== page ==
I’ve chosen a few works to examine this divergence. To simplify the process, I ended up focusing on a single visual motif that epitomises the conflicting narratives behind Israel/Palestine: the cactus plant AKA prickly pear AKA sabra. This symbol of both national entities is one of tenacity, stubbornness, nativity, survival (or ‘sumud’ – the Palestinian sense of rootedness), while also signifying uprootedness, migration, ruin; it is a highly constructed image, that I imagine will continue to attract the attention of artists for years to come, like the olive tree or the Separation Wall.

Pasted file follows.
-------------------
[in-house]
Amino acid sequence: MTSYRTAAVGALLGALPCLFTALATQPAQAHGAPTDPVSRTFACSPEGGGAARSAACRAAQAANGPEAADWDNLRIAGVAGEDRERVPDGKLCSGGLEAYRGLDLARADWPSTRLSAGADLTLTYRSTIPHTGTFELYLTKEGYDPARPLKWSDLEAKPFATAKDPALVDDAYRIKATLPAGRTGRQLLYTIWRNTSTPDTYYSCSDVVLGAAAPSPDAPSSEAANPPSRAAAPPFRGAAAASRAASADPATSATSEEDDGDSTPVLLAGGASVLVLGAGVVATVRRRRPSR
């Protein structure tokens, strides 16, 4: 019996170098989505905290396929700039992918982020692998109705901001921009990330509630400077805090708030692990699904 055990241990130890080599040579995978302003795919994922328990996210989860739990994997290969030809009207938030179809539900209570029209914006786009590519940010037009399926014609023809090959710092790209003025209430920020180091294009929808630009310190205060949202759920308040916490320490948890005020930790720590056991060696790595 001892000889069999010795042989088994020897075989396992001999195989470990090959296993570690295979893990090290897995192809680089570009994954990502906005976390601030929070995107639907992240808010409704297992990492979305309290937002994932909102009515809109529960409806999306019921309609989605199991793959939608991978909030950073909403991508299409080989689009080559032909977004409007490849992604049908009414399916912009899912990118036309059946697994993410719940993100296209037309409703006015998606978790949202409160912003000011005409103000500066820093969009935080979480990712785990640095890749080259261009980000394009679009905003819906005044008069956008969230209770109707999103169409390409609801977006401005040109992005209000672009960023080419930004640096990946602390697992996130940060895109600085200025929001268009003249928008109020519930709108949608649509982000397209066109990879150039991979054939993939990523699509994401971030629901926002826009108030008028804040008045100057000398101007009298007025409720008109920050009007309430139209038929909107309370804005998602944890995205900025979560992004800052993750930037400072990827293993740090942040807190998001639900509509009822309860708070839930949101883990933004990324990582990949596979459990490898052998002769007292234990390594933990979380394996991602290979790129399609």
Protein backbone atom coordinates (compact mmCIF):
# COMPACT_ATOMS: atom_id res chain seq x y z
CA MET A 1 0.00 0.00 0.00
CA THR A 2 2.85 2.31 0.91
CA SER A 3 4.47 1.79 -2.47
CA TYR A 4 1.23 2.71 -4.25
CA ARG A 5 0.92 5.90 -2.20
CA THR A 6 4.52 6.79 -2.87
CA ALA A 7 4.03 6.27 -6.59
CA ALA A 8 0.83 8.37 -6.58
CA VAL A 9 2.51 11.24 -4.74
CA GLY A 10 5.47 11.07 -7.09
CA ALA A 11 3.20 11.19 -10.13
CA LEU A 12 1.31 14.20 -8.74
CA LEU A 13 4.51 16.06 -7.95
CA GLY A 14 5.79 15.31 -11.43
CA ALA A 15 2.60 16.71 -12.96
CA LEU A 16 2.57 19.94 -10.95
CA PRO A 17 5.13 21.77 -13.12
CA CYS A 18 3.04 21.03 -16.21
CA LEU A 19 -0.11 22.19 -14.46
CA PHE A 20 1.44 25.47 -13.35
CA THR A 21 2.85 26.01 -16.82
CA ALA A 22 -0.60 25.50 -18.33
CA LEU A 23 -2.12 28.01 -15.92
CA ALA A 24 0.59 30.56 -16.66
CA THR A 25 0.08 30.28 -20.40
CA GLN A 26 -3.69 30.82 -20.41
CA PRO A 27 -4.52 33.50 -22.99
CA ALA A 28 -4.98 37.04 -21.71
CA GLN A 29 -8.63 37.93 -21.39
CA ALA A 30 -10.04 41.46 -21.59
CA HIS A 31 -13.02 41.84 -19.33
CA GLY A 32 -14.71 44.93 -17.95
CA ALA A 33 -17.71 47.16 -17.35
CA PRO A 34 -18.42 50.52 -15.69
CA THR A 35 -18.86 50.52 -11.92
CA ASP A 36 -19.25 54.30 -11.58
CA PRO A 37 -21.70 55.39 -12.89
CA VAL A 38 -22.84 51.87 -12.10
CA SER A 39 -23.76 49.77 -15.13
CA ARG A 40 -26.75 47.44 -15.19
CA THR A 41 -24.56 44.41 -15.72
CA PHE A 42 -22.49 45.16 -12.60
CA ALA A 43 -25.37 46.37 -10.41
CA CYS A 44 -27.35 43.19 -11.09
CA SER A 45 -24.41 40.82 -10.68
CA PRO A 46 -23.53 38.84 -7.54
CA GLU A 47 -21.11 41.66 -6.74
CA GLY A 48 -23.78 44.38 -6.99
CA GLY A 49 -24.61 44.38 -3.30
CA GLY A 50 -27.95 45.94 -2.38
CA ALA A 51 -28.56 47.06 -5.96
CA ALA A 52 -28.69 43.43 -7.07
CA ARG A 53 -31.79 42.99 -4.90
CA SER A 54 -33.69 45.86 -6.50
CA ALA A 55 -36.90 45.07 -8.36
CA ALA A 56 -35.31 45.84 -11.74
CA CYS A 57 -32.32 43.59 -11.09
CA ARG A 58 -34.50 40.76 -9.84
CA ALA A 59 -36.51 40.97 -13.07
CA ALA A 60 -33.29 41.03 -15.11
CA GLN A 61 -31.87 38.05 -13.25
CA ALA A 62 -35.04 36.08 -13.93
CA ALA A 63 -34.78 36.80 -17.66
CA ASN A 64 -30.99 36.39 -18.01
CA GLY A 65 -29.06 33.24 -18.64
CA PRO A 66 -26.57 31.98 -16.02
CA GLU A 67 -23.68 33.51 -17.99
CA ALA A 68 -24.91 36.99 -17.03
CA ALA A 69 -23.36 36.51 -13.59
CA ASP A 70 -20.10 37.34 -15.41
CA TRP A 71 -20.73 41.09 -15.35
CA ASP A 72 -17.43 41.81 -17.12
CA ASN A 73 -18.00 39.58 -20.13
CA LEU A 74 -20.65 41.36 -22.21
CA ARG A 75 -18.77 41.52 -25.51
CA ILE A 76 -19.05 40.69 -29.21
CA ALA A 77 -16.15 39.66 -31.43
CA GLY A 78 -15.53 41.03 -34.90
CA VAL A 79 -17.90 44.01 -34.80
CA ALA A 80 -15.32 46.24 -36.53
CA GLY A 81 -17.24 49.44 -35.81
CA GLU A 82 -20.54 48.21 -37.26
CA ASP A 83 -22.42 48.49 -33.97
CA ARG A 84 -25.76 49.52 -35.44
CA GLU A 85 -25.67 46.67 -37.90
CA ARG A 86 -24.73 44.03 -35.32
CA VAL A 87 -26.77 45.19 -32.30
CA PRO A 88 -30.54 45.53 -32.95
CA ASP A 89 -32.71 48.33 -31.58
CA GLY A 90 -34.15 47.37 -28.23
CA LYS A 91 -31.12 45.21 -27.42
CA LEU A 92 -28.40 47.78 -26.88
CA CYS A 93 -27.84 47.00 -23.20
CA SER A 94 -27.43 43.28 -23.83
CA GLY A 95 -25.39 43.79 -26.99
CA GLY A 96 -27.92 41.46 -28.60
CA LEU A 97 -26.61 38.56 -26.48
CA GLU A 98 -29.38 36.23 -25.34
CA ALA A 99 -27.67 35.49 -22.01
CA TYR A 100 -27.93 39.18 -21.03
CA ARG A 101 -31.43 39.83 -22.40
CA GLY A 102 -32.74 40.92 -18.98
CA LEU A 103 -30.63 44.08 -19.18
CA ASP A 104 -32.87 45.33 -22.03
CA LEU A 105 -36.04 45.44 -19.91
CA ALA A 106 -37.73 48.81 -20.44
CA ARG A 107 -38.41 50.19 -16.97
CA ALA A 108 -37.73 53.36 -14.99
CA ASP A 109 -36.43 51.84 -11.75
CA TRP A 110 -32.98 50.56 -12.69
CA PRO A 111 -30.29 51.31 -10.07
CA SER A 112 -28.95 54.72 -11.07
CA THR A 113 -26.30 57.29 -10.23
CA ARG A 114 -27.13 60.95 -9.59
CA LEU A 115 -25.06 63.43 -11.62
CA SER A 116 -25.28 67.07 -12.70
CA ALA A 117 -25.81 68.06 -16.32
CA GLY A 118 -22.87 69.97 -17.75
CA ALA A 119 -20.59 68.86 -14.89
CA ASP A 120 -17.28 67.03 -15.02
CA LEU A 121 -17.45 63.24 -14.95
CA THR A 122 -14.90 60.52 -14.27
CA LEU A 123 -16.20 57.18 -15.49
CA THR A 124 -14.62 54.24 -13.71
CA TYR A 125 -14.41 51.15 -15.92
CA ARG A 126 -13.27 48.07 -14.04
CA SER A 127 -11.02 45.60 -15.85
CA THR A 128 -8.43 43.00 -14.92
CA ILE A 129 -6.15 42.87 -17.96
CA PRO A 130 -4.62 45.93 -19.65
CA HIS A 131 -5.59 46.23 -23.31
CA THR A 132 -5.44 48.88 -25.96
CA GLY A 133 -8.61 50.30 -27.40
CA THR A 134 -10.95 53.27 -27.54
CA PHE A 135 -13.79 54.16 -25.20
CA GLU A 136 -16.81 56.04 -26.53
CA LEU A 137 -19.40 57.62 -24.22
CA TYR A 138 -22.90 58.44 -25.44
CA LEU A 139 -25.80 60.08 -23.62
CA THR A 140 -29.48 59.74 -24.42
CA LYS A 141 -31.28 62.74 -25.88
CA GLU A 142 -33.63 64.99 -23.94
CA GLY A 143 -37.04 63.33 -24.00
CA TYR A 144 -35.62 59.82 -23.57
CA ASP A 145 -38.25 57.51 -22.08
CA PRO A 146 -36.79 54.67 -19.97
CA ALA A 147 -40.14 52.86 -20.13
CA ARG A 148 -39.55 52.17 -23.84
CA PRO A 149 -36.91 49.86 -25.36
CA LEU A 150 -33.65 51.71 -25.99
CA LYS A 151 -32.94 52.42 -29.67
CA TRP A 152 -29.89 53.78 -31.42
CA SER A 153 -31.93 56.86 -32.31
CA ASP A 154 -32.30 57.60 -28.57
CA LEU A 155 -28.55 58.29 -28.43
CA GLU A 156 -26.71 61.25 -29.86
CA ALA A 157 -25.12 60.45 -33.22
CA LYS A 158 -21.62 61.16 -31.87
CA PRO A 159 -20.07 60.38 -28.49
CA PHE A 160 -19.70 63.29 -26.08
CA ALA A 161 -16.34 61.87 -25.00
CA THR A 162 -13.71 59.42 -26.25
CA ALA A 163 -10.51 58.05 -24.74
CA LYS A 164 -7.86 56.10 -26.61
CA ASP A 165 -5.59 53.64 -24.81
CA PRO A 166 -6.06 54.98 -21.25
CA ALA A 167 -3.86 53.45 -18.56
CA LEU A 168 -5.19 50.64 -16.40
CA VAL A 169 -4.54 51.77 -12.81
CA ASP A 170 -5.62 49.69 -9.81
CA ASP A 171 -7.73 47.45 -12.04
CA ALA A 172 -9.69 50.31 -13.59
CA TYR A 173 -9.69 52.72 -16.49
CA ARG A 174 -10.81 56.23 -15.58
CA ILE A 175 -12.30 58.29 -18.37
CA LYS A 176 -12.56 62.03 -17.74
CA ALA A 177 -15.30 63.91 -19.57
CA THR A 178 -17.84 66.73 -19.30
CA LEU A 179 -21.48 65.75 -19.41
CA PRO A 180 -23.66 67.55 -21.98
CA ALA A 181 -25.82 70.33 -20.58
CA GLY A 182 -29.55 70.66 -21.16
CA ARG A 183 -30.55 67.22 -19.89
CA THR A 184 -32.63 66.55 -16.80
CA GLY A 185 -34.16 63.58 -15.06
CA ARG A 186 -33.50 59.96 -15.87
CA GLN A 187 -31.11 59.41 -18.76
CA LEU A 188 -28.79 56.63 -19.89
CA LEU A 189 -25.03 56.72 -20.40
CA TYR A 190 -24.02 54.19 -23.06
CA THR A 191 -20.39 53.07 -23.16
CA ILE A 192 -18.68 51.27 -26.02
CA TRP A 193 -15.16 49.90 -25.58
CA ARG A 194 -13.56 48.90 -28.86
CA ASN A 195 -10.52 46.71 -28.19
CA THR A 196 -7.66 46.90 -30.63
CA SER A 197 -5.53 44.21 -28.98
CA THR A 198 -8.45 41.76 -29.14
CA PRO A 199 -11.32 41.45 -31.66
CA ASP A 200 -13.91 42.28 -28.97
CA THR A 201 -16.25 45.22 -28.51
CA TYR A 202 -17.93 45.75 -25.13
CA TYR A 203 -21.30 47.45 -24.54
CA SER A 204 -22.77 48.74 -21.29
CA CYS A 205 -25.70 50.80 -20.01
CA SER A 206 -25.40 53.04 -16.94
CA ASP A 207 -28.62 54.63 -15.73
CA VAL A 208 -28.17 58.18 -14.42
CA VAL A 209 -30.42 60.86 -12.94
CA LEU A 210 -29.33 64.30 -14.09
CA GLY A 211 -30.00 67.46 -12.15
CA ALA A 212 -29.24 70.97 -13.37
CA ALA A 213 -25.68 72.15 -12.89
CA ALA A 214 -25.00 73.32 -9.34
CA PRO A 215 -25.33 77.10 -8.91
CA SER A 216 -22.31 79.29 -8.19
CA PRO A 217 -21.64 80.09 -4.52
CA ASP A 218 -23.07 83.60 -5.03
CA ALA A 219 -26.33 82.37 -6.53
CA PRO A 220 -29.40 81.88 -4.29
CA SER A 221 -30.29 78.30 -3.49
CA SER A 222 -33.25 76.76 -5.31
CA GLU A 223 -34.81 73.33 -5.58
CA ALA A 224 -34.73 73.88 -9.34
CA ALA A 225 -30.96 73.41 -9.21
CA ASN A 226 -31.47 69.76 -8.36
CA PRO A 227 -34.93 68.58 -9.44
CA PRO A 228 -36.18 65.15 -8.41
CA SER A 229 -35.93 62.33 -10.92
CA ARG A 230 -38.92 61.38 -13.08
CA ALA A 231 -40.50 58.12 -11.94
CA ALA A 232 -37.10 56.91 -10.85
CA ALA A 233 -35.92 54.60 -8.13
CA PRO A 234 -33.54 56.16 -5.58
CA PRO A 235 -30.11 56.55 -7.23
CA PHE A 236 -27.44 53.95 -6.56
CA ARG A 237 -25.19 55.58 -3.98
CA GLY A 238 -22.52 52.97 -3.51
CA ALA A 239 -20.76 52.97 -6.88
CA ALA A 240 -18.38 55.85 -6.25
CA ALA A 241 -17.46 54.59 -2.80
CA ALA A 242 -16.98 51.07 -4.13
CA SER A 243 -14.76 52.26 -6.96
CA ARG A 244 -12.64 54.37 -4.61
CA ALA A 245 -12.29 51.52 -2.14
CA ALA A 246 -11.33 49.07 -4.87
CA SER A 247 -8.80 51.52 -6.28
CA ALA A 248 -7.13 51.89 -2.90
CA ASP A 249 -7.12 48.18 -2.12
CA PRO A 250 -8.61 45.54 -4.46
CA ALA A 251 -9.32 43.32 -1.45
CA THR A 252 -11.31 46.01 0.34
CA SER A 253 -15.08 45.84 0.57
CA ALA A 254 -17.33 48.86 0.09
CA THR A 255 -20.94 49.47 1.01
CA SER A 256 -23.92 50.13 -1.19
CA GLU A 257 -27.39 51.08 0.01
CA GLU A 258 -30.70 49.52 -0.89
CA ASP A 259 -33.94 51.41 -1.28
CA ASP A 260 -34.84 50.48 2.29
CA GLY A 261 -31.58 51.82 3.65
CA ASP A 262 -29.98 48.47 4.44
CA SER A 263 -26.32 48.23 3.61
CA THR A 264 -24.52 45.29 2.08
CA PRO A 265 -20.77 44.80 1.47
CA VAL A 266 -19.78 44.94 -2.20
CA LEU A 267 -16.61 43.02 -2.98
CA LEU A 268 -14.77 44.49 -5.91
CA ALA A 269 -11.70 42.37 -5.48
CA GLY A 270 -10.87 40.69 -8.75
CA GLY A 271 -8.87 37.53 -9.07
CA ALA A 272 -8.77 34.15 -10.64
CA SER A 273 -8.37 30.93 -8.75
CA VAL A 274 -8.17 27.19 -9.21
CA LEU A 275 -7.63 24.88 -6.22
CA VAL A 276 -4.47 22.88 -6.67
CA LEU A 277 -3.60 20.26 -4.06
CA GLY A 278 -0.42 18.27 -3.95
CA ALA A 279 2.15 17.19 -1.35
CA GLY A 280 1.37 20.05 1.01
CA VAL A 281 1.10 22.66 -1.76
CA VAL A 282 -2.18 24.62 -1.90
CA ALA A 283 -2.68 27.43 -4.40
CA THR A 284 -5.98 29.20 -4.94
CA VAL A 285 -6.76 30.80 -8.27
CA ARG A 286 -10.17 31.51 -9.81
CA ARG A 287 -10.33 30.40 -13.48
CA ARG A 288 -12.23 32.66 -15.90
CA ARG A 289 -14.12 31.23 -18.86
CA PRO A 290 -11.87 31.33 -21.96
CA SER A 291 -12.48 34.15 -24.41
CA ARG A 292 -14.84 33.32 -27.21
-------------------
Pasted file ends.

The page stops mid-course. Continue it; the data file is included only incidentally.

The first artist to come to mind when pondering the cactus was Assam Abu Shakra, who was was born in Umm al-Fahm in 1961 and died of cancer aged only 29. In his short career he focused on the prickly pear, painting cacti that are uprooted, placed in rusty tins and set against a grim backdrop far removed from the plant’s natural habitat. His other favourite image was the airplane – a symbol of Israeli machismo and militarism. In 2008 Abu Shakra’s works appeared in a retrospective exhibition in Tel Aviv, literally while bombs were ravaging Gaza during operation Cast Lead. Why have these works been admitted into the Israeli art world – albeit placed at its margins?